Yes, Israelis have fought well, and for the most part the Arabs haven’t: but how is it that, as has been the case for much of this century, the premises on which Western support for Israel is based are still maintained, even though the reality, the facts, cannot possibly bear these premises out?
Look at the summer of 1982 more closely. A handful of poorly armed Palestinians and Lebanese held off a very large Israeli army, air force and navy from 5 June till the middle of August. This was a major political achievement for the Palestinians. Something else was at stake in the invasion, however, to judge by its results a year and a half later – results which include Arab inaction, Syrian complicity in the unsuccessful PLO mutiny, and a virulent American hostility to Palestinian nationalism. That something was, I think, the inadmissible existence of the Palestinian people whose history, actuality and aspirations, as possessed of a coherent narrative direction pointed towards self-determination, were the object of this violence. Israel’s war was designed to reduce Palestinian existence as much as possible. Most Israeli leaders and newspapers admitted the war’s political motive. In Rafael Eytan’s words, to destroy Palestinian nationalism and institutions in Lebanon would make it easier to destroy them on the West Bank and in Gaza: Palestinians were to be turned into ‘drugged roaches in a bottle’. Meanwhile the clichés advocating Israel’s right to do what it wants grind on: Palestinians are rejectionists and terrorists, Israel wants peace and security, the Arabs won’t accept Israel and want to destroy it, Israel is a democracy, Zionism is (or can be made consonant with) humanism, socialism, liberalism, Western civilisation, the Palestinian Arabs ran away in 1948 because the other Arabs told them to, the PLO destroyed Lebanon, Israel’s campaign was a model of decorum greeted warmly by ‘the Lebanese’ and was only about the protection of the Galilee villagers.
Despite the MacBride Commission’s view that ‘the facts speak for themselves’ in the case of Zionism’s war against the Palestinians, the facts have never done so, especially in America, where Israeli propaganda seems to lead a life of its own. Whereas, in 1975, Michael Adams and Christopher Mayhew were able to write about a coherent but unstated policy of unofficial British press censorship, according to which unpleasant truths about Zionism were systematically suppressed, the situation is not nearly as obvious so far as the British media today are concerned. It still obtains in America, however, for reasons to do with a seemingly absolute refusal on the part of policy-makers, the media and the liberal intelligentsia to make connections, draw conclusions, state the simple facts, most of which contradict the premises of declared US policy. Paradoxically, never has so much been written and shown of the Palestinians, who were scarcely mentioned fifteen years ago. They are there all right, but the narrative of their present actuality – which stems directly from the story of their existence in and displacement from Palestine, later Israel – that narrative is not.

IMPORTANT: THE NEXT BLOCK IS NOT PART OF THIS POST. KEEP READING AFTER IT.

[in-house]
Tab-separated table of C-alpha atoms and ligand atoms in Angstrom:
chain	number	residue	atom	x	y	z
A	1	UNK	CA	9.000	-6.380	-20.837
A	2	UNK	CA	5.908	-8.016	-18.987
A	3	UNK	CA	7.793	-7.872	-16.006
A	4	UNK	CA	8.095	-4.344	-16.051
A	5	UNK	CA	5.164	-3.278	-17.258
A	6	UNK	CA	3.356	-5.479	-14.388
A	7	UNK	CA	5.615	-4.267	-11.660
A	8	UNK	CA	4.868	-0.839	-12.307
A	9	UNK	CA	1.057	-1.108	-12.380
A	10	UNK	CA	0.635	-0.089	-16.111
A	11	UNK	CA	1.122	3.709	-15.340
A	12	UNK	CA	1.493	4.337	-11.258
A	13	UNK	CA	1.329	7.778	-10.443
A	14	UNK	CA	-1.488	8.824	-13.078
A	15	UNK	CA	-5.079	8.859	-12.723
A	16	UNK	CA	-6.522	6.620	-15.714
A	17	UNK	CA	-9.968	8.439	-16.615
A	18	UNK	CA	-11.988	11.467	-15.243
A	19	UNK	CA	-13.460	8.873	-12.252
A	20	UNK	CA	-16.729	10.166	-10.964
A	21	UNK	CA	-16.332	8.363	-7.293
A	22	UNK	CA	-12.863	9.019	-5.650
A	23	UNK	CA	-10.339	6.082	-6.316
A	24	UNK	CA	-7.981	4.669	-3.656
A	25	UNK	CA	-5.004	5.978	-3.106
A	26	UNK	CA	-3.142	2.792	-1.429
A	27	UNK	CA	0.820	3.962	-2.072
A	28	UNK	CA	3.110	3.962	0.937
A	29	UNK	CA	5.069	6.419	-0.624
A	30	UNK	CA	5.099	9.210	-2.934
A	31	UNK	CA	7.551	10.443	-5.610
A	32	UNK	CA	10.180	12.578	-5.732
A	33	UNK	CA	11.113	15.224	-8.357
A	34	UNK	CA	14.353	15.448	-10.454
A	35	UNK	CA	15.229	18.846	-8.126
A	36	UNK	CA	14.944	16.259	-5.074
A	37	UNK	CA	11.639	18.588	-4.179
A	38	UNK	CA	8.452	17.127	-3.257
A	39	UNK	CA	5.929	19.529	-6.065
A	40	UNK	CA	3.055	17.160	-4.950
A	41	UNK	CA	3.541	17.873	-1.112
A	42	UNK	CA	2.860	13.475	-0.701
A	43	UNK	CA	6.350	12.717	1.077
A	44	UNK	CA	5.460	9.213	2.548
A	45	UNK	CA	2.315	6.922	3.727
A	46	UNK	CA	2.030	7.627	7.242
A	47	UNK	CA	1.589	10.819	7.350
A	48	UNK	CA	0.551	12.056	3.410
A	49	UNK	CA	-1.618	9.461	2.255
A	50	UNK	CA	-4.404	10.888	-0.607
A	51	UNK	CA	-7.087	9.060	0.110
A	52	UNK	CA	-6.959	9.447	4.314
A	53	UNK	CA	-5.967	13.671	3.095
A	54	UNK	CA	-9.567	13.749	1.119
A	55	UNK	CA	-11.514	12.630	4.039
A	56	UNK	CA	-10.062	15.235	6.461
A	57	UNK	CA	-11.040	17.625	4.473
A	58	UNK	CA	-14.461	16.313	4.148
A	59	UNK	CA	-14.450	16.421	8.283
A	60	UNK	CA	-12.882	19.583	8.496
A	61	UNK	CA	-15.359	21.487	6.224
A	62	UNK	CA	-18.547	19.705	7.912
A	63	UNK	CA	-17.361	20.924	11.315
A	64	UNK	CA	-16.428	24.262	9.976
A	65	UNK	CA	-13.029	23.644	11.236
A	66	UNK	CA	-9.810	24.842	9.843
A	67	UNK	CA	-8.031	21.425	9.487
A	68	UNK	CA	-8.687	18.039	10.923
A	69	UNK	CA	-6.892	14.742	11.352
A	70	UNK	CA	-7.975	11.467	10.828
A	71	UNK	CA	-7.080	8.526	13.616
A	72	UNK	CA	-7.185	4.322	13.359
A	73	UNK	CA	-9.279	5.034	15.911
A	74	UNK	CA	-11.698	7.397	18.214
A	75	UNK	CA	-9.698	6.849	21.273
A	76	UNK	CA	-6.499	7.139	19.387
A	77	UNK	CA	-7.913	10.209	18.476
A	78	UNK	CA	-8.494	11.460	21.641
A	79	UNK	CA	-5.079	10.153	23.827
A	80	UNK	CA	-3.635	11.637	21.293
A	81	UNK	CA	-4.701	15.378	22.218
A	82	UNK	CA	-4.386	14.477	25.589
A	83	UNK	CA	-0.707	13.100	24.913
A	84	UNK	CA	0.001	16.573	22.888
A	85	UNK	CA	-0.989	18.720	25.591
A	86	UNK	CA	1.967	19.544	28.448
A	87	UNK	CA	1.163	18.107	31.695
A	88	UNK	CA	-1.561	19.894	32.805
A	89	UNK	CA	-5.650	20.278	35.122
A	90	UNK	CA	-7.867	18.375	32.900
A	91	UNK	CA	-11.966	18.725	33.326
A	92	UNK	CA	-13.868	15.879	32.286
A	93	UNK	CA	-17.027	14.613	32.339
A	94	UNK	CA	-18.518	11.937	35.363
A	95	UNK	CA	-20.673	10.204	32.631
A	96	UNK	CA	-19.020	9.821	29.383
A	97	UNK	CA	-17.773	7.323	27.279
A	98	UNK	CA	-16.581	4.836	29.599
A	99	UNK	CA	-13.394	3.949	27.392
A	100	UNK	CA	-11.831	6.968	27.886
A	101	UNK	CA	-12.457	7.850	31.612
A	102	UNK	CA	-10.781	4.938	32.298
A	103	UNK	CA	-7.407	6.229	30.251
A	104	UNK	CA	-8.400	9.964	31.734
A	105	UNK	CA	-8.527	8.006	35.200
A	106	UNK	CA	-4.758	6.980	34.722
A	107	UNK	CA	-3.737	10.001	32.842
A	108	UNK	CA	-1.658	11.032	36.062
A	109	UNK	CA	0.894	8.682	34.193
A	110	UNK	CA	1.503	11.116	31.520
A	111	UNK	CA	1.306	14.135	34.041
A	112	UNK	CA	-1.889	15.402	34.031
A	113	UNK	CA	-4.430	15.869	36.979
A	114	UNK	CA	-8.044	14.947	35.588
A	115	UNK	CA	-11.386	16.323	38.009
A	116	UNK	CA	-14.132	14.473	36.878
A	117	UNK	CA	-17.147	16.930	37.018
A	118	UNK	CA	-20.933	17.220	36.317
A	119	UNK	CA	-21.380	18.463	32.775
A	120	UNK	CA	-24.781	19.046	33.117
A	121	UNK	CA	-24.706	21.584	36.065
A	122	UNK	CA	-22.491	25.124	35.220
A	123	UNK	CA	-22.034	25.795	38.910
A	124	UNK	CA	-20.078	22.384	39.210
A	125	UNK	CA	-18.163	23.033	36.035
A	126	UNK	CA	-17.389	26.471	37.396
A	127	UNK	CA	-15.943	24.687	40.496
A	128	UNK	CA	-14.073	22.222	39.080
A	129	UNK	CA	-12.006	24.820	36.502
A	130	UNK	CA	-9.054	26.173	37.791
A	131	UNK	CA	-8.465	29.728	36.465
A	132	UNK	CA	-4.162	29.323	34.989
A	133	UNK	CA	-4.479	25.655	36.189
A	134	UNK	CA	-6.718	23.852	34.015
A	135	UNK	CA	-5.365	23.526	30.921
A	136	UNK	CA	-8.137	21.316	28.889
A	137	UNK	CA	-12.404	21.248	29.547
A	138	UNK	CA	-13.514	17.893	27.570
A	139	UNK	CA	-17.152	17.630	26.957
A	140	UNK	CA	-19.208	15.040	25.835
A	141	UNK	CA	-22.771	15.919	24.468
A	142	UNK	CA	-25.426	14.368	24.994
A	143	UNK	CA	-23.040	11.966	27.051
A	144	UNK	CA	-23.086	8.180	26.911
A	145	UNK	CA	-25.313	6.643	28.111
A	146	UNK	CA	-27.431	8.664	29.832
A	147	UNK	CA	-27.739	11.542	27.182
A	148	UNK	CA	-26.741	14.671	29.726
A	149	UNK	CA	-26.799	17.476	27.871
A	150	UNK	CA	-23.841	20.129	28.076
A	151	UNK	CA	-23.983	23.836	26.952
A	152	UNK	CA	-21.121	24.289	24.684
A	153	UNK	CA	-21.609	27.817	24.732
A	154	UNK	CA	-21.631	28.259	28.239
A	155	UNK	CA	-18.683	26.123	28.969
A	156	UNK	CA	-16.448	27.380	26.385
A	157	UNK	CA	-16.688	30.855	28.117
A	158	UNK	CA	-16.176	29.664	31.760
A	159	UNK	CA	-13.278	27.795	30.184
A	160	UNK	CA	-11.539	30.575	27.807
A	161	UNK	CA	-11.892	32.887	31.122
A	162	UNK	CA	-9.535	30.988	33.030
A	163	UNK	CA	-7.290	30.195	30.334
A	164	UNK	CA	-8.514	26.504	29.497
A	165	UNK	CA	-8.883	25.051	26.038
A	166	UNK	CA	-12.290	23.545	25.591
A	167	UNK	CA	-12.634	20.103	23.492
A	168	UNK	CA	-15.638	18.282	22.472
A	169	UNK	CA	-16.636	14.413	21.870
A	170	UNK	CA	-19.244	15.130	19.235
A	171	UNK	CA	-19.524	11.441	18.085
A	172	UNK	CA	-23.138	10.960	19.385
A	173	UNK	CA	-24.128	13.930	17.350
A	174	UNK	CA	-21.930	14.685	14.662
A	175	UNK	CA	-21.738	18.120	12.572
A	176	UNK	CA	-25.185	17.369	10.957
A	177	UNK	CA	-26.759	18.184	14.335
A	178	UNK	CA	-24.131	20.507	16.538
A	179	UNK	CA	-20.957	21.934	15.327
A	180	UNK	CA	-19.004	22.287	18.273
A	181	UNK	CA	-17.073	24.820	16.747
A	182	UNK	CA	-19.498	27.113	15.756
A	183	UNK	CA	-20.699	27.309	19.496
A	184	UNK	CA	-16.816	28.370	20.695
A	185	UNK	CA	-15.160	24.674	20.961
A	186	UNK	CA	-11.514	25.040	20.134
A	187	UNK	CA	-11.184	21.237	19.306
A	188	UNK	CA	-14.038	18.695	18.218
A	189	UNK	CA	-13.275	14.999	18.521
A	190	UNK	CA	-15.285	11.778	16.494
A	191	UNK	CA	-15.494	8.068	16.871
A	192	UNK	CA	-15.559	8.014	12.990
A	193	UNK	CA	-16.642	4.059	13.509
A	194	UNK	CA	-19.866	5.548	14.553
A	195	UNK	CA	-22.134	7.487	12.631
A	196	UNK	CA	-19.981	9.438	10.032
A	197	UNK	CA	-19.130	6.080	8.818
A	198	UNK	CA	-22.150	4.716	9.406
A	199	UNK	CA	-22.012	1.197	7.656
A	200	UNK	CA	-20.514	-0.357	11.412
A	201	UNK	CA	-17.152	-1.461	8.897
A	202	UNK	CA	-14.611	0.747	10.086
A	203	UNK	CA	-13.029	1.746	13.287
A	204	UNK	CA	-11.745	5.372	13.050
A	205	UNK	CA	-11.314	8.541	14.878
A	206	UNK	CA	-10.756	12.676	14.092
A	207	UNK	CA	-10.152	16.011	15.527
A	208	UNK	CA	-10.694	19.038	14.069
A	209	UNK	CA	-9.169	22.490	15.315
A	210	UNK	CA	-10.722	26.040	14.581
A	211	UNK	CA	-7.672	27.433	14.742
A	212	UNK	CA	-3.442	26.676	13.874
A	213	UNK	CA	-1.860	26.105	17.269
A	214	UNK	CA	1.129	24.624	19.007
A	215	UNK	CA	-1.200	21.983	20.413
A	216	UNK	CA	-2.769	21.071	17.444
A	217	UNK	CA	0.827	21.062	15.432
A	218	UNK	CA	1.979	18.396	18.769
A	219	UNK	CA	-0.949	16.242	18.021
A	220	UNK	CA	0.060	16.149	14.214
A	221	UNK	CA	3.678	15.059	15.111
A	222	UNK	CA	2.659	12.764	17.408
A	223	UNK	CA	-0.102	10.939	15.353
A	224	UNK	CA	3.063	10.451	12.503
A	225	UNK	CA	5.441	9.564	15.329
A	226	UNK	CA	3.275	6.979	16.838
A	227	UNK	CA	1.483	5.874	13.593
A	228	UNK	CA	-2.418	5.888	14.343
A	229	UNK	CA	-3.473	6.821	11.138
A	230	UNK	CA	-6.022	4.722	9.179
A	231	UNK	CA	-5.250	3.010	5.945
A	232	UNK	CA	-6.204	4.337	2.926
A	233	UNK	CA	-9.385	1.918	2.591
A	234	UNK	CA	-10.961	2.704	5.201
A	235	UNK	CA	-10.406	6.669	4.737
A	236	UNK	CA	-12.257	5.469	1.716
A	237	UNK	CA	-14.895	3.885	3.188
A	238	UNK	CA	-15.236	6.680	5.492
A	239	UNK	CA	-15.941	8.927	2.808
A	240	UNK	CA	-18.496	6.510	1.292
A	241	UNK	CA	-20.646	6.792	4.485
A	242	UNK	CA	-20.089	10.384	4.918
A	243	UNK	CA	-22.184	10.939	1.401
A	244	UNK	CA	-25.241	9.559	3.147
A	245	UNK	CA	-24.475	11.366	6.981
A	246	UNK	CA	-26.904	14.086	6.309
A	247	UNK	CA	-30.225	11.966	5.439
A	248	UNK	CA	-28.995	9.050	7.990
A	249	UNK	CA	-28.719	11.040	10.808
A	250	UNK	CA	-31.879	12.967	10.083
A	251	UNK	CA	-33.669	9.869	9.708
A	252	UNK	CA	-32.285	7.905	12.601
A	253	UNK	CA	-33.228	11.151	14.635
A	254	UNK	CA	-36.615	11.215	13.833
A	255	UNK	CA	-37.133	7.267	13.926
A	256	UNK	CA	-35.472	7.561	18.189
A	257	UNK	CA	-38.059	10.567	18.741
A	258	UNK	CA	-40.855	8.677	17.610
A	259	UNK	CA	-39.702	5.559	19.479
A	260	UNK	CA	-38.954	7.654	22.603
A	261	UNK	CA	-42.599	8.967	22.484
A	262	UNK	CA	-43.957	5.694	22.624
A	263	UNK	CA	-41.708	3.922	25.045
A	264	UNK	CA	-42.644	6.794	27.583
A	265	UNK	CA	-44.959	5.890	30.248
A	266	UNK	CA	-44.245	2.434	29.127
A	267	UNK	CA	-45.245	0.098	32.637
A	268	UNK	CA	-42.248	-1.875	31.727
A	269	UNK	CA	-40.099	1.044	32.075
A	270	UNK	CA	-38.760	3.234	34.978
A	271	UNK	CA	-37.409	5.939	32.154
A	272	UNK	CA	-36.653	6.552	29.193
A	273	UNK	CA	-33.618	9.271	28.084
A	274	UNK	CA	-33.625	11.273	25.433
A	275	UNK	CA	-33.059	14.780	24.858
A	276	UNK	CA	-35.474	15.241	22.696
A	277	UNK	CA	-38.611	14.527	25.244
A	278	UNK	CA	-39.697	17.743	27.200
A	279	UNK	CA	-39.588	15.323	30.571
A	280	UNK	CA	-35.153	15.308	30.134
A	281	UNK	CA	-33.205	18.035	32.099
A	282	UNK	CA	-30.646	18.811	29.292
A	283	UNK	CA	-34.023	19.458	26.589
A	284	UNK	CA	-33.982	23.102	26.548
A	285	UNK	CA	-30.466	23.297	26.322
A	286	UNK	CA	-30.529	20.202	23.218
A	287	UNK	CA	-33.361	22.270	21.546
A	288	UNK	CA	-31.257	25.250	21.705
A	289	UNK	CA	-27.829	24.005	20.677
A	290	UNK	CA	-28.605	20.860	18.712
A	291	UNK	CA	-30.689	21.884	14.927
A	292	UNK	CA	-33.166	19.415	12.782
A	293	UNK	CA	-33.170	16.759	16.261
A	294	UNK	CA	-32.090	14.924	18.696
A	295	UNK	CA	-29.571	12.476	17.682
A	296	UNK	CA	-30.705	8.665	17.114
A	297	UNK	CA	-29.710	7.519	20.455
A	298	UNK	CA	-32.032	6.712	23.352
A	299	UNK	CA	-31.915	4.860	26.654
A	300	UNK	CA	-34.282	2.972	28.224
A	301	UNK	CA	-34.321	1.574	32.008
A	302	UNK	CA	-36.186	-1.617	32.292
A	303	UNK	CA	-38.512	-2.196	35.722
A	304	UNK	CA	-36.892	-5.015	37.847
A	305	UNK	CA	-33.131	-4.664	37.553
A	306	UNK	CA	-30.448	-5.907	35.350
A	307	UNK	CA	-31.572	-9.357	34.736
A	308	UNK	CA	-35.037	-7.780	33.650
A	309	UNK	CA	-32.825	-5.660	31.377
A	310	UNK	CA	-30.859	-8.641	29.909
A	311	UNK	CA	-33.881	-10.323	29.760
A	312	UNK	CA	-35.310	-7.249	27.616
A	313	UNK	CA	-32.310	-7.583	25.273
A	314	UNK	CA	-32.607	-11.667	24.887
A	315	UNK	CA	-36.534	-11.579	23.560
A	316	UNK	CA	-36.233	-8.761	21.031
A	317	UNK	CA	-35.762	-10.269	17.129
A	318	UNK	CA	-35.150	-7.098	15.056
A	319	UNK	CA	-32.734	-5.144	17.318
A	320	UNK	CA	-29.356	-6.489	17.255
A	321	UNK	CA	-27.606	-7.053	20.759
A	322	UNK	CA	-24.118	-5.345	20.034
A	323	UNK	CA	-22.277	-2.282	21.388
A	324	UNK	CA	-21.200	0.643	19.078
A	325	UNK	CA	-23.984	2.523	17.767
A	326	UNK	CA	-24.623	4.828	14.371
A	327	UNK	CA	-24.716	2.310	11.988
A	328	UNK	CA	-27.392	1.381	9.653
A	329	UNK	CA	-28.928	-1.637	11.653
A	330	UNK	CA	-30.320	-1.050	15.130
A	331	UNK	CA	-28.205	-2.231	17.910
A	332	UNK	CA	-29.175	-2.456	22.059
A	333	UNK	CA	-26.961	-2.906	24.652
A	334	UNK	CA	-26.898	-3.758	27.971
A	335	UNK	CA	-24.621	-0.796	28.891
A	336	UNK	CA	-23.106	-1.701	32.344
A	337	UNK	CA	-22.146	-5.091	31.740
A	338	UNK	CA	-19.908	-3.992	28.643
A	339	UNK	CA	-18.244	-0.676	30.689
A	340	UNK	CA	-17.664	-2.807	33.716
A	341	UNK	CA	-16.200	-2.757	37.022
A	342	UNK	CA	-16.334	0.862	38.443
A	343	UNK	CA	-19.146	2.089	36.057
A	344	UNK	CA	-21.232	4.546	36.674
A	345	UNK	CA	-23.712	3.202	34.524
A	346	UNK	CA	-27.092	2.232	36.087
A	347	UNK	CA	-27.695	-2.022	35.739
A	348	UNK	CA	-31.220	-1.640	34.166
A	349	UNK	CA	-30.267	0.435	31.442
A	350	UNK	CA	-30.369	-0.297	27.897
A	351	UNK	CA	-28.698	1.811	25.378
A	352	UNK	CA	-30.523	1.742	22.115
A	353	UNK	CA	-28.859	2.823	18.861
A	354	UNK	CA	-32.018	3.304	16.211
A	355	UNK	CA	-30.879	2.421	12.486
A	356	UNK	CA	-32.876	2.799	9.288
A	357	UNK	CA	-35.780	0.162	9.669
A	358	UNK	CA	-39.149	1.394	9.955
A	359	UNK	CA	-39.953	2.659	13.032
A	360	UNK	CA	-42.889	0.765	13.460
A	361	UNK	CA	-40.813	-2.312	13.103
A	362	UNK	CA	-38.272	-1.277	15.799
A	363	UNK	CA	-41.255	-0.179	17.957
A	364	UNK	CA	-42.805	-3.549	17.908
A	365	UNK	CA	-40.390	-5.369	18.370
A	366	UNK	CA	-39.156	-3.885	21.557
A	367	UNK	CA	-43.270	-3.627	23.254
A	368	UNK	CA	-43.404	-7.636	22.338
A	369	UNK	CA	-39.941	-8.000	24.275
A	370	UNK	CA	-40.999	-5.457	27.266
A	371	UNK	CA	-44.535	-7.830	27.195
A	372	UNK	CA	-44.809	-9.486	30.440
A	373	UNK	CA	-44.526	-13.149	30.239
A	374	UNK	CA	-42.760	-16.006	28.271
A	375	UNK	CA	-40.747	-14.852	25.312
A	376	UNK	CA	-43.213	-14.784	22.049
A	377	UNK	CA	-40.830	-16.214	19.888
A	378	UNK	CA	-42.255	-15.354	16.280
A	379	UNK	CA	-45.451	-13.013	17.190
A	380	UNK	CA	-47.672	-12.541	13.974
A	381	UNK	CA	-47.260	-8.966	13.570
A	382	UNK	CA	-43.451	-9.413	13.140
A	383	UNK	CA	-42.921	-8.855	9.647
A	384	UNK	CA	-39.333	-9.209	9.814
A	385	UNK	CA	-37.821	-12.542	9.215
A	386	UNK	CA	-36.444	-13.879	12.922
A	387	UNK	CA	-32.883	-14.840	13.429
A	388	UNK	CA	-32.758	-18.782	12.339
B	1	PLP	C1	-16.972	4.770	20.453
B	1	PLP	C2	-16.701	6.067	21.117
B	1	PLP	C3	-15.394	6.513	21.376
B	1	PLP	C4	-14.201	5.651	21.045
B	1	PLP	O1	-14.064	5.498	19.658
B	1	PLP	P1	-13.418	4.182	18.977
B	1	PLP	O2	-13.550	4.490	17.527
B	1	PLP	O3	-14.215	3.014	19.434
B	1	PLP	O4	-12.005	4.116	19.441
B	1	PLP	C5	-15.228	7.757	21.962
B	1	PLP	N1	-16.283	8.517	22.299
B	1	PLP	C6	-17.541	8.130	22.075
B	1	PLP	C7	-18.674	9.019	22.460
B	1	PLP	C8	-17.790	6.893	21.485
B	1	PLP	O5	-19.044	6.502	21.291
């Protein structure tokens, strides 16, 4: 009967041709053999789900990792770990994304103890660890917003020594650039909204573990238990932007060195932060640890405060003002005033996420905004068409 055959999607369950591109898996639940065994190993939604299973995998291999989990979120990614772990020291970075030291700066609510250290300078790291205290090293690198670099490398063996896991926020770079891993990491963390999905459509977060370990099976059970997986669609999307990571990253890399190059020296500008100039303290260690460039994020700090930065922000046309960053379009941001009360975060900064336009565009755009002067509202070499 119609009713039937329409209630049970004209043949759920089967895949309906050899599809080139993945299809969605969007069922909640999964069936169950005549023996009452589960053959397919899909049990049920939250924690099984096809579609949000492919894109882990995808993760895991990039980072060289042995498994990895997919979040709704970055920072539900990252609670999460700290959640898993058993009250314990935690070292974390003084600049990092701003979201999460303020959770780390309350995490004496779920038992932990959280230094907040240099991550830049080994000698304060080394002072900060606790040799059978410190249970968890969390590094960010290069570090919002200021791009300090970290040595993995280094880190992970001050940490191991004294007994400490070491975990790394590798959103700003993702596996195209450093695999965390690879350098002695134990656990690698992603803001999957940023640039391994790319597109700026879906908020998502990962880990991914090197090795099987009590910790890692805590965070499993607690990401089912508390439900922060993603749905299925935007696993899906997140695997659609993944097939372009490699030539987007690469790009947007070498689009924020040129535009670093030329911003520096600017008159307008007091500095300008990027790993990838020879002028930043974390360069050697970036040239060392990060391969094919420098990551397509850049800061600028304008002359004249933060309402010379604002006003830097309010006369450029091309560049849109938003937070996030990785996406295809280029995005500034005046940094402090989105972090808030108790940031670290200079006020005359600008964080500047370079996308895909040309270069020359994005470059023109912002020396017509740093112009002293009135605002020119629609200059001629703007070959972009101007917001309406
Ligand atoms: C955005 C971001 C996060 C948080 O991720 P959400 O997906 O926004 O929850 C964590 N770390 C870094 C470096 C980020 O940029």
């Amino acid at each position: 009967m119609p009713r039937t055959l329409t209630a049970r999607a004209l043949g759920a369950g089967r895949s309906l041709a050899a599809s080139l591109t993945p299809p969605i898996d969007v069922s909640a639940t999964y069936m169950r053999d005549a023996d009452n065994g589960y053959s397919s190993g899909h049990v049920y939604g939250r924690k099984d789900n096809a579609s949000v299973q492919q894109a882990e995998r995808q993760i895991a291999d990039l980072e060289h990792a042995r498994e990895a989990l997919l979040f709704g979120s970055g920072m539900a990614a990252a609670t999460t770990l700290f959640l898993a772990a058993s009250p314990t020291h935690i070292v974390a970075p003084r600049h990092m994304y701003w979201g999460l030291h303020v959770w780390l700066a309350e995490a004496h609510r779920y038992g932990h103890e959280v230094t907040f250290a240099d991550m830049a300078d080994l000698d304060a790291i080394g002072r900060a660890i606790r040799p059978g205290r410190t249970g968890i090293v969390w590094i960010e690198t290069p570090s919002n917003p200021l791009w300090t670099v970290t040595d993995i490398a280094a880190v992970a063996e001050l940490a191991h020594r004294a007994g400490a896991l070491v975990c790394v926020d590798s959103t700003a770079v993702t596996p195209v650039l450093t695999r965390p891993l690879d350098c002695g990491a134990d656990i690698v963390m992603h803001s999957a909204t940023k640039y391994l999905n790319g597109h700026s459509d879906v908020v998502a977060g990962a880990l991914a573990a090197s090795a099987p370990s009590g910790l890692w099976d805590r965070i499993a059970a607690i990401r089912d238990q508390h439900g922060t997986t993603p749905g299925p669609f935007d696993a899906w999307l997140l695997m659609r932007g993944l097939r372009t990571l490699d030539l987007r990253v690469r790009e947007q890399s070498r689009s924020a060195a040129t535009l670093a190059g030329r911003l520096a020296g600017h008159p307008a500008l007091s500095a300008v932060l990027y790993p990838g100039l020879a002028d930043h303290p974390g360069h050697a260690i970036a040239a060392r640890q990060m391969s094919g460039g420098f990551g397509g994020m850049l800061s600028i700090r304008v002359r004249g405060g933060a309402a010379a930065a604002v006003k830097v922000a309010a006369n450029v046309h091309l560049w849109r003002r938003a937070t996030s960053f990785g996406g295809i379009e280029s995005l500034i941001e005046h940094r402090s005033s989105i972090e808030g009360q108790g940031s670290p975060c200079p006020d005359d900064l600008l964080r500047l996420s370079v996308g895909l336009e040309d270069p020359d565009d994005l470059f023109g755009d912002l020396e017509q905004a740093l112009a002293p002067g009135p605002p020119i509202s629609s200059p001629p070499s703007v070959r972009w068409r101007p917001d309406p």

A disciplinary communications apparatus exists in the West both for overlooking most of the basic things that might present Israel in a bad light, and for punishing those why try to tell the truth. How many people know the kind of thing suggested by the following incident – namely, the maintenance in Israel of a rigid distinction between privileged Jew and underprivileged Palestinian? The example is recent, and its very triviality indicates the by now unconscious adherence to racial classification which pervades official Israeli policy and discourse. I have this instance from Professor Israel Shahak, Chairman of the Israeli League of Human Rights, who transcribed it from the Israeli journal Kol Ha’ir. The journal reports, with some effect of irony:
The society of sheep raisers in Israel [an entirely Jewish body from which Arabs are totally excluded] has agreed with the Ministry of Agriculture that a special sheepfold will be built in order to check the various immunisations on sheep. Which sheep? Jewish sheep in Israel, writes Baruch Bar Shalev, secretary of the sheep raiser’s society in a circular letter to all sheep raisers. In the letter they are asked to pay, towards the cost of the sheepfold, twenty shekels for Jewish sheep. This demand was also received by Semadar Kramer of the secretariat of ‘Never Shalom’ near Latron.
Semadar Kramer sent the society of sheep raisers only half of the sum requested for building the Jewish sheepfold because ‘Never Shalom’ is a Jewish-Arab village, and therefore its sheep are also Jewish-Arab. They also claim that they have no certain knowledge about mixed marriages among the sheep, and that lately some difficulties about the conversion to Judaism were encountered in their sheepfold.